We won’t see his likes again, and we won’t forget him

We were on holiday in France when the news came to us on Sunday evening. Although we knew from the previous day that the outlook was bleak, confirmation that Mick had died just shook us to the core.

Many times since Saturday, both Fiona and I have scrolled through our phones, linking the recent threads of our precious relationship with this most special of men.

I hope he had some inkling of how very highly he was thought of, and by so many.

Since Christmas, he had faced health challenges. Before Christmas, he had worked as normal for the Roscommon People, powering around the county with his ever-ready camera – his effortless charm, good humour, kindness and decency underpinning all his work as he recorded for posterity the everyday life of a county and its people. He loved the build-up to Christmas, and his photographs showed that.

After Christmas, as in previous years, Mick wanted a break. Needed a break, and deserved a break. This year, he faced challenging health issues. We kept in contact, enquiring as to his welfare, while Mick, typically selflessly (and unnecessarily) apologised for not being available for work. In these conversations he always spoke with love and pride of his mother, for whom he was devotedly caring.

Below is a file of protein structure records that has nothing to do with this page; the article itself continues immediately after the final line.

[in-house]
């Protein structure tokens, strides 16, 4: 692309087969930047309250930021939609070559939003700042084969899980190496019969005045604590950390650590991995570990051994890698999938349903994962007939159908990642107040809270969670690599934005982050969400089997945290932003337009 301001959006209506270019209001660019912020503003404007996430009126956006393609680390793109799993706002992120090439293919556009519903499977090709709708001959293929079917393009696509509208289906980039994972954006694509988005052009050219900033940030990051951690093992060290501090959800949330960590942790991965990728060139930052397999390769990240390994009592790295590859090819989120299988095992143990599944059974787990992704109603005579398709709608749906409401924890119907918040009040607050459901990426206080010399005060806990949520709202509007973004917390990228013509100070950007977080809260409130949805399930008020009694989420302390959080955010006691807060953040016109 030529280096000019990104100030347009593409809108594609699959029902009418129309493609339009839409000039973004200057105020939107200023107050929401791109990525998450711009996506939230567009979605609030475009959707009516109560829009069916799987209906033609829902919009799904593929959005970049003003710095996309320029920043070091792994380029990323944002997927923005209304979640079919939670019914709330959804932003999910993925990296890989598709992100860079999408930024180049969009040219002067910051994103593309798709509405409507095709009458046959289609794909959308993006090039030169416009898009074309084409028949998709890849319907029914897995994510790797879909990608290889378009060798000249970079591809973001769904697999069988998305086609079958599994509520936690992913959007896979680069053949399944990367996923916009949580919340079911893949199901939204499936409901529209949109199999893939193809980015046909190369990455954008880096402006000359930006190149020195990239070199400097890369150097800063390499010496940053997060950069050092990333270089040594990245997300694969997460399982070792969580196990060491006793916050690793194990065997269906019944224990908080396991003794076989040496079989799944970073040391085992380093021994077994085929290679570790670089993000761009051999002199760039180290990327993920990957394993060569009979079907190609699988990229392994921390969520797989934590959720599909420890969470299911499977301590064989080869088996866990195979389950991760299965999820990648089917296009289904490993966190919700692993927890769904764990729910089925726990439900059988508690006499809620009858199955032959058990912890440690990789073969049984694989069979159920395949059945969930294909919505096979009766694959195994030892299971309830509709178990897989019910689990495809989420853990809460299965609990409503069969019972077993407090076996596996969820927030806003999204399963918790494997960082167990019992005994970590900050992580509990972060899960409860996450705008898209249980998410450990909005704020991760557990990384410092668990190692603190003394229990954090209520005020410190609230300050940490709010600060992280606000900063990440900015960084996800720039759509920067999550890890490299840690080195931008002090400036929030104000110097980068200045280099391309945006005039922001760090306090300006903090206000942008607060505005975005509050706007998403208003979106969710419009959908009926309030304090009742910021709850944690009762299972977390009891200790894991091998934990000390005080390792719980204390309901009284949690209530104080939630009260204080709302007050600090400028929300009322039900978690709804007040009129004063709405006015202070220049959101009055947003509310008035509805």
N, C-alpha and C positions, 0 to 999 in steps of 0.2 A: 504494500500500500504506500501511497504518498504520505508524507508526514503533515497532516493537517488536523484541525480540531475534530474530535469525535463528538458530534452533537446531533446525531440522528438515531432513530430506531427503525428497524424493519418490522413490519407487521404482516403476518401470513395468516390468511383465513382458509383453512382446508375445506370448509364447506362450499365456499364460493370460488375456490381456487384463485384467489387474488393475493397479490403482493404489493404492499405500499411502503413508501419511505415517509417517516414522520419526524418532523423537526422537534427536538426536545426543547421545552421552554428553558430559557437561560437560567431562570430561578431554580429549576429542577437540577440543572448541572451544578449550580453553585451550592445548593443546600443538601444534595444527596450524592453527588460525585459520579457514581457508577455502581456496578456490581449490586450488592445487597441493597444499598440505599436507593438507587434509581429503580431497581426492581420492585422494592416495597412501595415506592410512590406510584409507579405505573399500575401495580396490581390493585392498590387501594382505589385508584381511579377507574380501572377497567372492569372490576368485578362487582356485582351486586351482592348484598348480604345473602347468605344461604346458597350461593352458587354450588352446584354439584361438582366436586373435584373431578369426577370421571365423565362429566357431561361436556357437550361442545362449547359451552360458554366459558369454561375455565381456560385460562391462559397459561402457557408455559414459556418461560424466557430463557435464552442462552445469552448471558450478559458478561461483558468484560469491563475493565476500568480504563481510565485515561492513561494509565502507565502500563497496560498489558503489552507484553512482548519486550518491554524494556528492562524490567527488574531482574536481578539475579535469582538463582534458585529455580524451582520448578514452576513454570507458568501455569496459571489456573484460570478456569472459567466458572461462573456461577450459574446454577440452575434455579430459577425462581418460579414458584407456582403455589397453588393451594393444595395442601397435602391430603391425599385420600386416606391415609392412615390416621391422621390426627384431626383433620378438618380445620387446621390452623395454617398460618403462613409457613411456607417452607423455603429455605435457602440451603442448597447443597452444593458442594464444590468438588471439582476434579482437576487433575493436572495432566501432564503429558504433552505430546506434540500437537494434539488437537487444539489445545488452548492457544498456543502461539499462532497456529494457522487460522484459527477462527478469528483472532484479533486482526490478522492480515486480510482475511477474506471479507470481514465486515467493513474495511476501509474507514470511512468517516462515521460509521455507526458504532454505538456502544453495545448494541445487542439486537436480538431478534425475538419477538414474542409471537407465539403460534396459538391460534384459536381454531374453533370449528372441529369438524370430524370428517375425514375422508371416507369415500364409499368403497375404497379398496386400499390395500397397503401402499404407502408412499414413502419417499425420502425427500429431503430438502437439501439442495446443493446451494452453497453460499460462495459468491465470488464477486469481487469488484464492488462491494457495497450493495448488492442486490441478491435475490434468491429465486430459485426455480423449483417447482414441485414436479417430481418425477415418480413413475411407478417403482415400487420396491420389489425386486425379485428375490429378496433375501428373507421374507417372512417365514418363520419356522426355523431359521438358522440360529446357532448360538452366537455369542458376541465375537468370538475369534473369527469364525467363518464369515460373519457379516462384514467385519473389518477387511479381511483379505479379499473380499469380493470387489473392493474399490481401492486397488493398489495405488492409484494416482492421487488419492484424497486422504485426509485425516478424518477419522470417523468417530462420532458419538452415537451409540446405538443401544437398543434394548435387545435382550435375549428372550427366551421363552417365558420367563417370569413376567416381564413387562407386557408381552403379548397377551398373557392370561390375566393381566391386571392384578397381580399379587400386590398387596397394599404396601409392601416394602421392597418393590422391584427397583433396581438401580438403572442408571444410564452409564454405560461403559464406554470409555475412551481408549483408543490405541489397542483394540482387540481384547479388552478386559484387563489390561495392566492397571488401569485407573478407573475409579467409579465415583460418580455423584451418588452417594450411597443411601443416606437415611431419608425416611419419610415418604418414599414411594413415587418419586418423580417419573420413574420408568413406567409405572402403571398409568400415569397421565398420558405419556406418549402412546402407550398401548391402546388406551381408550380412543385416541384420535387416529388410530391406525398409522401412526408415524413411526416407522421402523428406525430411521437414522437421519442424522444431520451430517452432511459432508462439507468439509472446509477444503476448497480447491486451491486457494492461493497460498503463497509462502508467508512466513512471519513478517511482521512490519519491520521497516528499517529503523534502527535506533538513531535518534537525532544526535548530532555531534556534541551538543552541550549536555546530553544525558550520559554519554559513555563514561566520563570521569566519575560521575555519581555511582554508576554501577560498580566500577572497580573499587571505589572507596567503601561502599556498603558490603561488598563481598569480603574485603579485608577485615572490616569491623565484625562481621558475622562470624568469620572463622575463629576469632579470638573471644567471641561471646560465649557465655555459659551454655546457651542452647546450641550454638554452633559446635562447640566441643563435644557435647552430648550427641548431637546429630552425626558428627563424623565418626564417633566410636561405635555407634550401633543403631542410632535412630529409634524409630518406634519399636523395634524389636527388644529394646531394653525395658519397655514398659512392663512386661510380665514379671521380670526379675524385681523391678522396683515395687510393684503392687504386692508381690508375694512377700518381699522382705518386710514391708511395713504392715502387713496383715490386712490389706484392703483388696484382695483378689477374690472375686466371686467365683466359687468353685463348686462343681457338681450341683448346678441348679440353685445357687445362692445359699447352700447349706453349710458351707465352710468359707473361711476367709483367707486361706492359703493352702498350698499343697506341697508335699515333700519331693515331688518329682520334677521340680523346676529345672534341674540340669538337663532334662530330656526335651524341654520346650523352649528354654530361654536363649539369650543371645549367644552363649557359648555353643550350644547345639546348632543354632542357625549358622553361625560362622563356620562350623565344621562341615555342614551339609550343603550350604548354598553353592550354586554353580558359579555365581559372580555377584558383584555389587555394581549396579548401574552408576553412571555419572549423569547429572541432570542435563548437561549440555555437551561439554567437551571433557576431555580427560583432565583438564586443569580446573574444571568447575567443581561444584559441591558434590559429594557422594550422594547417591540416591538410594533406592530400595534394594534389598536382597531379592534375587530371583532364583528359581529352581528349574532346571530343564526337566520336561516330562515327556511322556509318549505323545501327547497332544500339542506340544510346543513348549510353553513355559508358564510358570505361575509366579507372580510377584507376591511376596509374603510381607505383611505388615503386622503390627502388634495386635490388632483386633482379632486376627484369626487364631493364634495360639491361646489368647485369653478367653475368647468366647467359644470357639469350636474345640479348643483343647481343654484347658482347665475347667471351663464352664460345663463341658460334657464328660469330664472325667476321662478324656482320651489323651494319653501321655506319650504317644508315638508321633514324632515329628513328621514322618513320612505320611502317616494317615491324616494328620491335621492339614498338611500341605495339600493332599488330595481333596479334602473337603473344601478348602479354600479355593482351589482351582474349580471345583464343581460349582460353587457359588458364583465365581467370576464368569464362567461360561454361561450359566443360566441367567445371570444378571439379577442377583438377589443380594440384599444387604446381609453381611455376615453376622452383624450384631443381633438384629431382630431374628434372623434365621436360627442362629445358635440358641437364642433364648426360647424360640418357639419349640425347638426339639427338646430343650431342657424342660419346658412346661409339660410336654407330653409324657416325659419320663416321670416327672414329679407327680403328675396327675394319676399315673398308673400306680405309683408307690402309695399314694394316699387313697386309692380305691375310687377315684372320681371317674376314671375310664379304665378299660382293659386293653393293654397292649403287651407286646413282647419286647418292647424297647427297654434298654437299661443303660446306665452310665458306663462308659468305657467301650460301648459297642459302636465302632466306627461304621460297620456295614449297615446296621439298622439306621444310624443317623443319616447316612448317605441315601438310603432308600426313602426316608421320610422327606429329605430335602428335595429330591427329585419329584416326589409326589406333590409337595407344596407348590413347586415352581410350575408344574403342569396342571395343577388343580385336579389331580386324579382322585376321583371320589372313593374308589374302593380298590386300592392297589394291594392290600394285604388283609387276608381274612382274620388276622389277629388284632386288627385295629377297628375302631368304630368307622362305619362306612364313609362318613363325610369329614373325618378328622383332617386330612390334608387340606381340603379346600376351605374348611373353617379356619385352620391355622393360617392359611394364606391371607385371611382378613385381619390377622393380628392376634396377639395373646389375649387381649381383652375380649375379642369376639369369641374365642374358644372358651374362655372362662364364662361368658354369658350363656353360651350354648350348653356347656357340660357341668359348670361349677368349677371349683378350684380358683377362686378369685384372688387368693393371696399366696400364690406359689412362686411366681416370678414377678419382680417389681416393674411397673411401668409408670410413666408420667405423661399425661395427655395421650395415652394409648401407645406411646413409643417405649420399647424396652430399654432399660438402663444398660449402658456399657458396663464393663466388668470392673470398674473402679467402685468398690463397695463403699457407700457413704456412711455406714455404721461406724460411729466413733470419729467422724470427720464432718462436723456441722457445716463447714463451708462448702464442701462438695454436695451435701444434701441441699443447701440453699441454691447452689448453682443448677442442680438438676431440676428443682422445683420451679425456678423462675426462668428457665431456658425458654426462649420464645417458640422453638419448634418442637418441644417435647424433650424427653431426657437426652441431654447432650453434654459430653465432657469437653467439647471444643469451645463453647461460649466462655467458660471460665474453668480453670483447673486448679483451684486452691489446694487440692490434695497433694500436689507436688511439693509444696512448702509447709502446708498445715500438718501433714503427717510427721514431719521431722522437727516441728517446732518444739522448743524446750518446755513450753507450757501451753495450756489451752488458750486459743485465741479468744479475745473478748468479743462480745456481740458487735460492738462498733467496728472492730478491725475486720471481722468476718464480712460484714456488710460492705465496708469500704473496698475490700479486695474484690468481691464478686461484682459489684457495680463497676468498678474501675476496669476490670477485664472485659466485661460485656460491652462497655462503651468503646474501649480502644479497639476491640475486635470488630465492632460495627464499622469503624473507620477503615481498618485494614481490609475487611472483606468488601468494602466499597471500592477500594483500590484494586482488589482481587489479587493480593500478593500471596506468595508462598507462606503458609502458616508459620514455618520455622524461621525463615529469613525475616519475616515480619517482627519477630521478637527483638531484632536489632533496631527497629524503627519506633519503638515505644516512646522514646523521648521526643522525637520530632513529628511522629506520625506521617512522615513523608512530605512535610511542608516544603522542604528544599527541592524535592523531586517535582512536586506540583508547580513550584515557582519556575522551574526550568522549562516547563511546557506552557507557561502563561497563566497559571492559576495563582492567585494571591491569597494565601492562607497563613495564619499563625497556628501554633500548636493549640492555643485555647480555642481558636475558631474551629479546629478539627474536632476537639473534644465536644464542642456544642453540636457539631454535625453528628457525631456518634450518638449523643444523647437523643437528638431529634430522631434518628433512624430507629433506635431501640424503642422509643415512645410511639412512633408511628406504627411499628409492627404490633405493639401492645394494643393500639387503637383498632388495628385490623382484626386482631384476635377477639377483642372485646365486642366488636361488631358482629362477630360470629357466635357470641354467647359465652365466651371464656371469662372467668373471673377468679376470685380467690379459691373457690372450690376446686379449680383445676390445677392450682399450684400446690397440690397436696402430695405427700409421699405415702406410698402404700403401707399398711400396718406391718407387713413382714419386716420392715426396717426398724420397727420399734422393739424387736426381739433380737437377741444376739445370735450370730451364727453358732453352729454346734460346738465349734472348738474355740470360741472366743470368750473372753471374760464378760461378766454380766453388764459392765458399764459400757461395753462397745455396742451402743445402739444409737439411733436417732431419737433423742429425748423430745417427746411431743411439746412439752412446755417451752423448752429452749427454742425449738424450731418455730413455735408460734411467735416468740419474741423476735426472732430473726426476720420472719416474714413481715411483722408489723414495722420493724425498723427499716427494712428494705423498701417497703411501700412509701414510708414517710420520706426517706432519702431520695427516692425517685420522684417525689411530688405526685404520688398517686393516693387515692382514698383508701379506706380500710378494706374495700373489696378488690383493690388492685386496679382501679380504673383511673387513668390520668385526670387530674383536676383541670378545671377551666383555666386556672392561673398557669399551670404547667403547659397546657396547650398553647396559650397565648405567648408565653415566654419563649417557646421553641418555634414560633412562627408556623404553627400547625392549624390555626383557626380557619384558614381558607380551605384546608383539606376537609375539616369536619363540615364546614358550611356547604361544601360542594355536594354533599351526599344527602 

On a good night, the phone call with Mick was flavoured with his often outrageous humour, with stories wondrously woven in the style that was unique to this gifted raconteur. More on that later.

On the 6th of April, out of the blue, Mick texted to say he might go to the match on the forthcoming Sunday. Guess who Roscommon were playing, guess which team had prompted the possible comeback? Mayo, of course!

With Mick now back doing the odd game, as recently as June I texted suggesting it might not make sense for him to cover an upcoming match, as it was a very long journey. I hoped he wouldn’t mind.

Mick replied: “You read my mind. Probably take me two weeks to get back!”


We’ve worked with Mick for about 27 years, and what a journey it was. Like all who knew him, we are stunned that he has now departed, at just 59 years of age, (he would have been 60 next Monday, August 28th; his birthday fell one day after our son’s, and he used to joke to Fiona that she should have “hung on for one more day”).

We became friends and work colleagues in the mid-1990s. At the time, I was working with both the Longford NEWS and the Roscommon Champion. Mick began to work in Longford, and he made a predictably big impact there. I recall him being great friends with the late TD Peter Kelly (a fellow raconteur), but then Mick made tremendous, joyous friendships anywhere he went. At one stage, with the newspapers under some strain, management types hauled everyone to an emergency meeting in Longford. A prospective Editor-in-Chief (not me, and the appointment never went ahead) had a number of ideas which might help to freshen up the paper(s). In those pre-drone days, he suggested that Mick take aerial photographs of Longford town from a helicopter (Mick wouldn’t be piloting). To be fair, it wasn’t a bad idea, but nobody had much enthusiasm for it, the idea met with glum silence.